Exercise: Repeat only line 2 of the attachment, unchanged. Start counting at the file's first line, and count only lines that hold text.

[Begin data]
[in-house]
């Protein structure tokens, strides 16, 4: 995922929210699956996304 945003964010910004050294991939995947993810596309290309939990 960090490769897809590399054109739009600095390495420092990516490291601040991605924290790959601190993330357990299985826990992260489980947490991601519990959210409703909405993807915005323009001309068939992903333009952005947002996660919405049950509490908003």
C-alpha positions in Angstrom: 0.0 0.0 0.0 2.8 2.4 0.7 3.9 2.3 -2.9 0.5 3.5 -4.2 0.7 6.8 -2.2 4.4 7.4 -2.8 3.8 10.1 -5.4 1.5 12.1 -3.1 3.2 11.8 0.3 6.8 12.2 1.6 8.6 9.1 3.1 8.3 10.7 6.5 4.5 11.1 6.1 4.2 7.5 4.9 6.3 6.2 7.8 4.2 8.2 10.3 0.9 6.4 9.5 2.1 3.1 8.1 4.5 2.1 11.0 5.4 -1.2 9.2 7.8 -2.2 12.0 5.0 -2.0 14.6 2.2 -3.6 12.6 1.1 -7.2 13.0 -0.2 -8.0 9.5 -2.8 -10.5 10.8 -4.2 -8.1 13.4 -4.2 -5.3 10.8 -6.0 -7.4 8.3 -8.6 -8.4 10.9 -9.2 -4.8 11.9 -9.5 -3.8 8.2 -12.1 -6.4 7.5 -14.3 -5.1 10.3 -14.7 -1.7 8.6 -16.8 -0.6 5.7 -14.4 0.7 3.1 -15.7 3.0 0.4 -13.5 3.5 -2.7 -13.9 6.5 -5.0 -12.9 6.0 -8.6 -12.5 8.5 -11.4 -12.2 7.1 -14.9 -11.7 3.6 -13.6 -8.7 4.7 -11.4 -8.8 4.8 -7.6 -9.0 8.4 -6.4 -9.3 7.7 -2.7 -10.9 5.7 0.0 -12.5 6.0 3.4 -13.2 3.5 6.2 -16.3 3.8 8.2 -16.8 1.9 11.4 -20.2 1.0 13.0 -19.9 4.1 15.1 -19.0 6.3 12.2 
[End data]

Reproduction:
């Protein structure tokens, strides 16, 4: 995922929210699956996304 945003964010910004050294991939995947993810596309290309939990 960090490769897809590399054109739009600095390495420092990516490291601040991605924290790959601190993330357990299985826990992260489980947490991601519990959210409703909405993807915005323009001309068939992903333009952005947002996660919405049950509490908003």